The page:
My wife and I have adopted greyhounds for nearly seventeen years. We’ve always been enamored with their graceful athleticism, alert disposition, expressive eyes, and uncanny ability to run down and consume a bicycle messenger in heavy traffic.
During a momentary lapse of reason (and pleading from our daughter), we recently threw a cute little Jack Russell into the mix, and it got pretty interesting. When one of our beloved hounds passed away this summer, we were suddenly down to one terrier and a greyhound, which presented challenges to all concerned.
The surviving greyhound comes from a shelter in Limerick, Ireland, rescued from a caravan of gypsies (true story). He was in dire physical shape after being struck by a car, but recovered nicely after losing a toe to injury and infection. His name is Feidhlim (pronounced Fay-lem) — which means “lucky” in Irish — and he is quite the charmer. I believe he barks with an Irish accent, but am terribly sad when he raids my beer stash.
Bridgy the Jack Russell was adopted from a breeder who sold her as a show dog. She was returned after showing nothing more than a stubborn disposition. Like many terriers, Bridgy is a hundred-pound dog in a ten-pound body. She loves to play with Feidhlim, and he loves to treat her like an appetizer.
For instance, the other day a very intense tug-of-war was taking place, until Feidhlim decided to pick Bridgy up by her ropey chew toy and race around the yard.
“Where’s Bridgy?” my wife asked, stepping outside.
“Hanging from Feidhlim’s mouth,” I replied. “So cute, so . . . Adam’s Family.”
Feidhlim streaked by, graceful as a deer except for the determined terrier swinging wildly below his chin, little feet pawing the air, muffled growls barely audible as she swore in doggy language.
After several laps around the fenced yard, Feidhlim finally stopped and lowered Bridgy to the ground, whereas she promptly gained purchase and yanked the toy from Fiedhlim’s panting mouth.
“This is where he eats her,” I said, watching with renewed interest. Feidhlim had been a bad boy after-all, running down hares and other game for gypsies back in Ireland. Luckily he put a temporary lid on the killer instinct, content to wickedly snap long, toothy dragon jaws in the air as if to say, “Go ahead Shark Bait . . . make a run for it.”
“Grrrrrrr,” Bridgy answered. Grrr*%#!”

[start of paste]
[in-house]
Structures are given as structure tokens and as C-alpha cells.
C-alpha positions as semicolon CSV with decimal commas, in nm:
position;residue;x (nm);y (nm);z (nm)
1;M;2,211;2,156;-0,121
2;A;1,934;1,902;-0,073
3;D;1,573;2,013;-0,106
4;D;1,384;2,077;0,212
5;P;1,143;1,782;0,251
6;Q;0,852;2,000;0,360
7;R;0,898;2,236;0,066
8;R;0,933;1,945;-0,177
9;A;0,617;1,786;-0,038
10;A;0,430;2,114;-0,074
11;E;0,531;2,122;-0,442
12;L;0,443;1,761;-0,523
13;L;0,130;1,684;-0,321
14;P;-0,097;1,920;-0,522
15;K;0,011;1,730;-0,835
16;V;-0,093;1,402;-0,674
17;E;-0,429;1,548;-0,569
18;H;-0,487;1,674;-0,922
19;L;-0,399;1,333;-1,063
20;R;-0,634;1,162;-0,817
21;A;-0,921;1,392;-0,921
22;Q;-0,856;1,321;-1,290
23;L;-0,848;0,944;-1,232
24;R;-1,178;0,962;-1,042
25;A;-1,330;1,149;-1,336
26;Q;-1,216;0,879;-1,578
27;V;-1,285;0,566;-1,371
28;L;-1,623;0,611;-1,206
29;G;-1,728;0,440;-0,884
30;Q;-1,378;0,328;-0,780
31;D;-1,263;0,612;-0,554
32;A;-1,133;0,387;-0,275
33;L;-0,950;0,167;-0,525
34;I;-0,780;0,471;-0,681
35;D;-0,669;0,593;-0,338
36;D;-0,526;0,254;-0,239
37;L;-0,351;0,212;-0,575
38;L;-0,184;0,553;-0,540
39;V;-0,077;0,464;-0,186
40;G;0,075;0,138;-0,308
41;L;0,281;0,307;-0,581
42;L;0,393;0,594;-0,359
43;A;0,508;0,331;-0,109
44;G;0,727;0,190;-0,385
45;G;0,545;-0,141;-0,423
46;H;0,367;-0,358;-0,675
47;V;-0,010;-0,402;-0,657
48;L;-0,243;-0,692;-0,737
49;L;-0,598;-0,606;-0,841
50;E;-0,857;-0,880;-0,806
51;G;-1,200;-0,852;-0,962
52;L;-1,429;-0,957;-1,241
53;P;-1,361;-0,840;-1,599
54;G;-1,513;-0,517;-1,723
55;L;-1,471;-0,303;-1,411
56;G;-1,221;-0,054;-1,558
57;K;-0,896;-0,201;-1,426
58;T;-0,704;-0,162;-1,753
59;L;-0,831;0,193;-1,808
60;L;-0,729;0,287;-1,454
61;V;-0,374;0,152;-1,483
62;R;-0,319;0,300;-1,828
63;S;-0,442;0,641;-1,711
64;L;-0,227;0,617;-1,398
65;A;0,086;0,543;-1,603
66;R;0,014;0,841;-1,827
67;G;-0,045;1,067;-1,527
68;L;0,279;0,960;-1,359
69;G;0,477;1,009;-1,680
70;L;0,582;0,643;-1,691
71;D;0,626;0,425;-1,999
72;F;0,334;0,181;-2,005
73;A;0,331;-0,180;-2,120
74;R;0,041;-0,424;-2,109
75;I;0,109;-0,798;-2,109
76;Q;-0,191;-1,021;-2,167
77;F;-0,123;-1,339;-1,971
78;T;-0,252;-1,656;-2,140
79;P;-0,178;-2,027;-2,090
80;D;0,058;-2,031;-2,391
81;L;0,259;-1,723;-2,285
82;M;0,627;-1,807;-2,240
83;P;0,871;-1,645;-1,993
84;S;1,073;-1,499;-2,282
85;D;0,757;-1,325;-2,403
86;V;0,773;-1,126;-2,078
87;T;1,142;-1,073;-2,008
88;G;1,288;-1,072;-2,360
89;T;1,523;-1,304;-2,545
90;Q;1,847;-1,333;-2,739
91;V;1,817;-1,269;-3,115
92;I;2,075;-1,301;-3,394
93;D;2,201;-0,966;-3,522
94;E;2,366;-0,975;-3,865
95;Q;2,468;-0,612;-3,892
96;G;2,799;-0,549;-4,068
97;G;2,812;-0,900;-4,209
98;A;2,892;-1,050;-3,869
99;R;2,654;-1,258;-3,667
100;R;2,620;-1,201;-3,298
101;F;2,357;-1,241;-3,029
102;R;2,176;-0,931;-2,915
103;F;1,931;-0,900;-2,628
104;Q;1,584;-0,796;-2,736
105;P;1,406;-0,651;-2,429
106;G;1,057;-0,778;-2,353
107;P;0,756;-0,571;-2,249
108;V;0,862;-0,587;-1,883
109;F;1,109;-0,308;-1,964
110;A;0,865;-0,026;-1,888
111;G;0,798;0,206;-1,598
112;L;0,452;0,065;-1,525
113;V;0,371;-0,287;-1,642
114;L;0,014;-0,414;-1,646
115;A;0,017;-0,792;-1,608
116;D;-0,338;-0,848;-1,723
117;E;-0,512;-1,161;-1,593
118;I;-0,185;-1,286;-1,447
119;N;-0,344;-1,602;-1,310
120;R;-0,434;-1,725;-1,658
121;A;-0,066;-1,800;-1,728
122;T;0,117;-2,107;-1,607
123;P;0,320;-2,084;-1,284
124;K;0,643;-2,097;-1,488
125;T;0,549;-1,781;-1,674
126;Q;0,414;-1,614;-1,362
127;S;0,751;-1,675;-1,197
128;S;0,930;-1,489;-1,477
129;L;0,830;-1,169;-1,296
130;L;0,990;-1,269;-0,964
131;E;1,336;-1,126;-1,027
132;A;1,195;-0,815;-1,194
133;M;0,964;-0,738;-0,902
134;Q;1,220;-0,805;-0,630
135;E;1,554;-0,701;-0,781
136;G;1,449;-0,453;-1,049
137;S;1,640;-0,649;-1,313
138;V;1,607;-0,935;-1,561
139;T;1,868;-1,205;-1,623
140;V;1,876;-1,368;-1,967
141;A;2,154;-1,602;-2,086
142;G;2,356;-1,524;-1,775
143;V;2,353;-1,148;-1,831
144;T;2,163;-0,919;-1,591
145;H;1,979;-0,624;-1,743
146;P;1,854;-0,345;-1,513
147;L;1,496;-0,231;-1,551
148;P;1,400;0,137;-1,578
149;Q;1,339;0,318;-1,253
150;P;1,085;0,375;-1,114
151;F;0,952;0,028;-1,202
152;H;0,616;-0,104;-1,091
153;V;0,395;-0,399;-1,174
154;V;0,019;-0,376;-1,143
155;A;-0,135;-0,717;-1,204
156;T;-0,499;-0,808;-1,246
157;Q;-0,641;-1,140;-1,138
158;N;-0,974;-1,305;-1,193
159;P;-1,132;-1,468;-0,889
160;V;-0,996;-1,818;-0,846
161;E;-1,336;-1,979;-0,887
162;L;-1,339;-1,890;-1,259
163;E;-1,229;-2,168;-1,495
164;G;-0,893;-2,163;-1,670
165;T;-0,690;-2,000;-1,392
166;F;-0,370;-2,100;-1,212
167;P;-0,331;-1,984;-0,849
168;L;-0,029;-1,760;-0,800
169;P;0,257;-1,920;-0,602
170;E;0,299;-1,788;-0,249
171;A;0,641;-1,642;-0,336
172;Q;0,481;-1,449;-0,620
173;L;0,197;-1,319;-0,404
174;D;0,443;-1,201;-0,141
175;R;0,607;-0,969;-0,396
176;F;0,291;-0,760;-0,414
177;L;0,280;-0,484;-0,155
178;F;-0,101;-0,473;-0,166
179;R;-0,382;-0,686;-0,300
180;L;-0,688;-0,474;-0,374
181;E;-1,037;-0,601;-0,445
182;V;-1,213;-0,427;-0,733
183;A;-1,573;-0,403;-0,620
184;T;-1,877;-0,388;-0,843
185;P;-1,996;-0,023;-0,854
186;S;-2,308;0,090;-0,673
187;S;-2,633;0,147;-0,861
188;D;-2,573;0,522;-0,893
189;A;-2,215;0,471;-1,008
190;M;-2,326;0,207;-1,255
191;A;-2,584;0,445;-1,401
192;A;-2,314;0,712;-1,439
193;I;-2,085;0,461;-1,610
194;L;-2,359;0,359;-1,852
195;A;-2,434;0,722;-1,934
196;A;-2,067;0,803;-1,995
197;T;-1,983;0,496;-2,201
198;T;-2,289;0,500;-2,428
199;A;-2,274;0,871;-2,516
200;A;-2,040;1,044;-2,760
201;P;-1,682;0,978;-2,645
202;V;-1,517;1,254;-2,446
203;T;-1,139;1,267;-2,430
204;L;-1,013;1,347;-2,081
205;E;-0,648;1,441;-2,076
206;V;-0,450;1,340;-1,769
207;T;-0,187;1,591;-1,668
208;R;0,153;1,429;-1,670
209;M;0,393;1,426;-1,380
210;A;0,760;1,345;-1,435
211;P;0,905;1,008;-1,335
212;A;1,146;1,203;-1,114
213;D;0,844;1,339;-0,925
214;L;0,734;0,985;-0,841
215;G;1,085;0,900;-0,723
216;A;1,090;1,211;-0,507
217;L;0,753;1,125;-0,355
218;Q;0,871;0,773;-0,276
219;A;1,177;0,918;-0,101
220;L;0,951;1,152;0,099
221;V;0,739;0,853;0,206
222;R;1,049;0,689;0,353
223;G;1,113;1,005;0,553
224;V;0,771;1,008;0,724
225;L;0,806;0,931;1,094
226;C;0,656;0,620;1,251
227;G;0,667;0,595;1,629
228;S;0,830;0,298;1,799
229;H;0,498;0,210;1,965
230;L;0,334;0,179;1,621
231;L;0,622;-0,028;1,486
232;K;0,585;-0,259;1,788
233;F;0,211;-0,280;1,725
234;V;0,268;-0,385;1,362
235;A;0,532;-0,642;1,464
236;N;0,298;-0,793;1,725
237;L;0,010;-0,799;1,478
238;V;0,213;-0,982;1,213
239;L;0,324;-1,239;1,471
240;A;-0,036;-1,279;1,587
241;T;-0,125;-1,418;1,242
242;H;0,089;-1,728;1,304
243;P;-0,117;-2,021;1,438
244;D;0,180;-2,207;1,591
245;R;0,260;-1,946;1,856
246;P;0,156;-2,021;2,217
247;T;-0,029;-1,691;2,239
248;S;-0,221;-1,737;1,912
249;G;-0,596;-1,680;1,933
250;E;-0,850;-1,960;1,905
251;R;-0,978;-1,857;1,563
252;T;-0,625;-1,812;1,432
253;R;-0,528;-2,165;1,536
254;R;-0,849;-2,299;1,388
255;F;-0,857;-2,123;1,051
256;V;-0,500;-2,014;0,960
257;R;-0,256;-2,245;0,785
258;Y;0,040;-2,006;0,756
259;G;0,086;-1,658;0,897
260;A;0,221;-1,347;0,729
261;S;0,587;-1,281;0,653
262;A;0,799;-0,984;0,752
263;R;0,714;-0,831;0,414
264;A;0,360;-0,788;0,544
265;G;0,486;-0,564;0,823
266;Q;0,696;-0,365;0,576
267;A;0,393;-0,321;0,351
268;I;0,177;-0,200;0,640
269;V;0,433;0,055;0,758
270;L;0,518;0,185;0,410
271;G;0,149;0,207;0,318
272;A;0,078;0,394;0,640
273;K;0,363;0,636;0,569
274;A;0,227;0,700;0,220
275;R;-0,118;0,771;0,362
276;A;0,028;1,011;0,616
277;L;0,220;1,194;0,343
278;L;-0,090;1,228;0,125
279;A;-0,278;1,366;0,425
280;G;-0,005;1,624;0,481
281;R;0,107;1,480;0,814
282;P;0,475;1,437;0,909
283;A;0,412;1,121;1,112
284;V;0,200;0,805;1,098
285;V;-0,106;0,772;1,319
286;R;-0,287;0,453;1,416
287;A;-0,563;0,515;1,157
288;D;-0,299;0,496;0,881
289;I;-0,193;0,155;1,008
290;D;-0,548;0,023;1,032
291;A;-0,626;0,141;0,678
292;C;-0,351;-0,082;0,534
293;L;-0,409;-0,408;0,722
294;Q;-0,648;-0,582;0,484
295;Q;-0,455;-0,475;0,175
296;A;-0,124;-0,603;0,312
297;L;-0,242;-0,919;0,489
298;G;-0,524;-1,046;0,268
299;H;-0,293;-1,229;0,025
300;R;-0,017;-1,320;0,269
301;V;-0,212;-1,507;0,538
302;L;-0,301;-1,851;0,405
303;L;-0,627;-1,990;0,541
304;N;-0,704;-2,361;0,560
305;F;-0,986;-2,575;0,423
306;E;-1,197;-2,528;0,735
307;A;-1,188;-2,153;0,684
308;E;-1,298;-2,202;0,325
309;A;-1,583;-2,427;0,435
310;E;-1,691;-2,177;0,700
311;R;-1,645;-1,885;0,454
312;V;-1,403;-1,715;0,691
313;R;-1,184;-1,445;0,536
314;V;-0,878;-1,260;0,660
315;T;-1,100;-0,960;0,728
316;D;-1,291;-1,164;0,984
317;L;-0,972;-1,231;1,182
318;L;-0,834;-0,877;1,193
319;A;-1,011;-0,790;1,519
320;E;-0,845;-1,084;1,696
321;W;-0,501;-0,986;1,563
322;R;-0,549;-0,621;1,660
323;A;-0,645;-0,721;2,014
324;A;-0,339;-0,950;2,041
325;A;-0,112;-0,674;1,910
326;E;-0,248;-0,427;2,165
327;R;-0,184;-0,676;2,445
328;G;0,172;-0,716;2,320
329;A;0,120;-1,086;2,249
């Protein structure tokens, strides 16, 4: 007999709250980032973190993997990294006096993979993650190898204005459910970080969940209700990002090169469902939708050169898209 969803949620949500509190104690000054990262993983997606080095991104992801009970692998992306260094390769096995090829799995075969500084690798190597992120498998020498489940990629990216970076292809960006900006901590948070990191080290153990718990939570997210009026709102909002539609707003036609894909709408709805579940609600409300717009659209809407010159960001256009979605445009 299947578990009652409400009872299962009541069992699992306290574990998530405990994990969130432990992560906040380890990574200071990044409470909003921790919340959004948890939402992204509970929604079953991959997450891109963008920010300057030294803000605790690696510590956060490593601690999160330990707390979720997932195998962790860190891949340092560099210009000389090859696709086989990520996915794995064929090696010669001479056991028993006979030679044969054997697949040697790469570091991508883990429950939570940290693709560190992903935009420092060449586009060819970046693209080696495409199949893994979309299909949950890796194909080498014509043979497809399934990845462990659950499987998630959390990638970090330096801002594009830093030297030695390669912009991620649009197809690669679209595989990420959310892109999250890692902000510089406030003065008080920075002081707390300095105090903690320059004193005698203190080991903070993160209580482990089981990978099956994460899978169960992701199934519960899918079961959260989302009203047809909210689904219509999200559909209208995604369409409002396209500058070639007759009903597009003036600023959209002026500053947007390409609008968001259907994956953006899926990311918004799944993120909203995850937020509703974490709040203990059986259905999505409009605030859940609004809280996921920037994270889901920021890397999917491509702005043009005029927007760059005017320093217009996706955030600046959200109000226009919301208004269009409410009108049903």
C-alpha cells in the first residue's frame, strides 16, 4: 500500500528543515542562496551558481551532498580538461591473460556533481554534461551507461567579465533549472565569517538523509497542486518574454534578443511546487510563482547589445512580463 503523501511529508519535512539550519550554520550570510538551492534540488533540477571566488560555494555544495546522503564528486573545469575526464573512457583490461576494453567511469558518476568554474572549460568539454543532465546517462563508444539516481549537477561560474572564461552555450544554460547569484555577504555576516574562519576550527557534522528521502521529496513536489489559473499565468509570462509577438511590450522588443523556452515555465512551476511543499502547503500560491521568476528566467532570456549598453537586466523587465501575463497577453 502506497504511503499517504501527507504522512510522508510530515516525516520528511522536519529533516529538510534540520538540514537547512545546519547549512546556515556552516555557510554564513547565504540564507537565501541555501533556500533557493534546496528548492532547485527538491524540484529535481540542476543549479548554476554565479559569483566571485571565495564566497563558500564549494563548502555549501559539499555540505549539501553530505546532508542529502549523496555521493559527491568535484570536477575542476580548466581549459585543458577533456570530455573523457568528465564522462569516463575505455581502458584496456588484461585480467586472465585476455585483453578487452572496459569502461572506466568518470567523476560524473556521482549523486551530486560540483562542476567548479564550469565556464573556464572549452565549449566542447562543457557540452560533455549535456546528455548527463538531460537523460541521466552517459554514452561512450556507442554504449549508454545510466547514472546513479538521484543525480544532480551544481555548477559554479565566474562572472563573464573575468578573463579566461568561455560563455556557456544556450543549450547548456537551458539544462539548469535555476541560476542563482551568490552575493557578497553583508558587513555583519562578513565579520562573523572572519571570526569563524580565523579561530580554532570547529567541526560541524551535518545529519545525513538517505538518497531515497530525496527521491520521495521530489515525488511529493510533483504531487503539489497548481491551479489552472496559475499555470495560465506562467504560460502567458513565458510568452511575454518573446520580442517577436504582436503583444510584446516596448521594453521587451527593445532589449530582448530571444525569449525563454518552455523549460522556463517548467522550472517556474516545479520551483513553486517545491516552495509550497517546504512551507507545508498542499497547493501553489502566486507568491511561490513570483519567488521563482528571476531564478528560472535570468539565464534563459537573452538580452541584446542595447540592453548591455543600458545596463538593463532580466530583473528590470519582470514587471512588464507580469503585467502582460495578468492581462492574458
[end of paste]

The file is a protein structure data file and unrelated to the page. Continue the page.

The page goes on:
In 1992 we were living at the University of Rhode Island, where an epidemic of woodchucks damaged athletic fields near the football stadium.
I remember the head groundskeeper describing years of frustration and countless burrows threatening to cripple members of the track team. “We’ve tried poisons and various traps,” he said, watching half a dozen woodchucks grazing like cattle. “We tried to hire a marksmen with a .22, but the campus and local police said no way.”
“I’ll walk the greyhounds through this evening,” I said, “and keep you posted.”
He looked doubtful, asking how two skinny dogs could stop a runaway infestation of groundhogs, and I flashed back to Colonel Trautman in the movie “Rambo”, when the local sheriff expressed doubts that one Green Beret could destroy an entire National Guard unit:
“All I can say is, you better bring a lot of body bags.”
After what groundskeepers still refer to in hushed, nervous tones as “The Summer of Terror”, two greyhounds eliminated thirty-six woodchucks, a snake, two raccoons, a skunk, and one crow who was slow during takeoff. Local athletes and students were traumatized by the carnage, and I believe a curfew is still in effect.
Greyhounds are hunters. What appears to be racing is really a rush to tear Briar Rabbit into several unrecognizable pieces (been there, not pretty). The difference between a small white terrier and a big white rabbit is more dental than anything else, and I can hear Feidhlim with a charming Irish accent: “Sorry folks, thought Bridgy was a rabbit there, just for a fateful second.”
Poor Feidhlim has been racing by himself lately, the little terrier swearing as he races past, around, and over her. I placed a call to Rhode Island yesterday, asking about available hounds. It looks like we’ll be taking a road trip Saturday, with little Bridgy cursing the whole way.
Luckily, it sounds like she’s a full-bird Colonel.
Note: The new greyhound (Isadora) is adapting nicely, and following Bridgy’s orders. Unless the food runs out.